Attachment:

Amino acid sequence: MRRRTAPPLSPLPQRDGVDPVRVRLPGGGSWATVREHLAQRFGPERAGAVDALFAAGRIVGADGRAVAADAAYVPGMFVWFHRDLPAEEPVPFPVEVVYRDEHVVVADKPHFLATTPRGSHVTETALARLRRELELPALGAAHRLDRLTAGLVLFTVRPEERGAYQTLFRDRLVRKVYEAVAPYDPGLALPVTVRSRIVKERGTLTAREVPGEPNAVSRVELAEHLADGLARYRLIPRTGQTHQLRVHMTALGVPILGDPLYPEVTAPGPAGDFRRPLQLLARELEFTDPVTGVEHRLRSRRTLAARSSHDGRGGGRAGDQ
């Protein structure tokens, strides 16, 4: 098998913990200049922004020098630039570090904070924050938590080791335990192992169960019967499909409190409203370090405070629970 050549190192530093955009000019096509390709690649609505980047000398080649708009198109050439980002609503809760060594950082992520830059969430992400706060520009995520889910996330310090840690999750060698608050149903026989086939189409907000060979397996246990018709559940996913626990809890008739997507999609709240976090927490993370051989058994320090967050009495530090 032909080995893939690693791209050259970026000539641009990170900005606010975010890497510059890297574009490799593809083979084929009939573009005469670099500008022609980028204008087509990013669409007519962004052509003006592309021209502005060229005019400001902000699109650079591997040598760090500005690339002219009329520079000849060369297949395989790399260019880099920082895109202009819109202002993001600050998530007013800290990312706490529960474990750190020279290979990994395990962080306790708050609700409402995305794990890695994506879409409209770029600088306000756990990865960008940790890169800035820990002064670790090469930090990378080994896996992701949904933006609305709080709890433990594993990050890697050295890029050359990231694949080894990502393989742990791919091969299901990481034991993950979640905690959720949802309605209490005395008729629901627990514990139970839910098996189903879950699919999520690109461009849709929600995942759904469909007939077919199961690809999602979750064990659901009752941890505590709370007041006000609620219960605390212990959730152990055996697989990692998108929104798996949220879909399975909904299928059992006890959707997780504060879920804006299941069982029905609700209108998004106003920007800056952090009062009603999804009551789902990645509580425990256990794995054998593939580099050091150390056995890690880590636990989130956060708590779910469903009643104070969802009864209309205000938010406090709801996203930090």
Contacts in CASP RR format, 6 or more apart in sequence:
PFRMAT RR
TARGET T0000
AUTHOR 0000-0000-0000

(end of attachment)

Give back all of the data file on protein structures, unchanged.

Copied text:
Amino acid sequence: MRRRTAPPLSPLPQRDGVDPVRVRLPGGGSWATVREHLAQRFGPERAGAVDALFAAGRIVGADGRAVAADAAYVPGMFVWFHRDLPAEEPVPFPVEVVYRDEHVVVADKPHFLATTPRGSHVTETALARLRRELELPALGAAHRLDRLTAGLVLFTVRPEERGAYQTLFRDRLVRKVYEAVAPYDPGLALPVTVRSRIVKERGTLTAREVPGEPNAVSRVELAEHLADGLARYRLIPRTGQTHQLRVHMTALGVPILGDPLYPEVTAPGPAGDFRRPLQLLARELEFTDPVTGVEHRLRSRRTLAARSSHDGRGGGRAGDQ
């Protein structure tokens, strides 16, 4: 098998913990200049922004020098630039570090904070924050938590080791335990192992169960019967499909409190409203370090405070629970 050549190192530093955009000019096509390709690649609505980047000398080649708009198109050439980002609503809760060594950082992520830059969430992400706060520009995520889910996330310090840690999750060698608050149903026989086939189409907000060979397996246990018709559940996913626990809890008739997507999609709240976090927490993370051989058994320090967050009495530090 032909080995893939690693791209050259970026000539641009990170900005606010975010890497510059890297574009490799593809083979084929009939573009005469670099500008022609980028204008087509990013669409007519962004052509003006592309021209502005060229005019400001902000699109650079591997040598760090500005690339002219009329520079000849060369297949395989790399260019880099920082895109202009819109202002993001600050998530007013800290990312706490529960474990750190020279290979990994395990962080306790708050609700409402995305794990890695994506879409409209770029600088306000756990990865960008940790890169800035820990002064670790090469930090990378080994896996992701949904933006609305709080709890433990594993990050890697050295890029050359990231694949080894990502393989742990791919091969299901990481034991993950979640905690959720949802309605209490005395008729629901627990514990139970839910098996189903879950699919999520690109461009849709929600995942759904469909007939077919199961690809999602979750064990659901009752941890505590709370007041006000609620219960605390212990959730152990055996697989990692998108929104798996949220879909399975909904299928059992006890959707997780504060879920804006299941069982029905609700209108998004106003920007800056952090009062009603999804009551789902990645509580425990256990794995054998593939580099050091150390056995890690880590636990989130956060708590779910469903009643104070969802009864209309205000938010406090709801996203930090």
Contacts in CASP RR format, 6 or more apart in sequence:
PFRMAT RR
TARGET T0000
AUTHOR 0000-0000-0000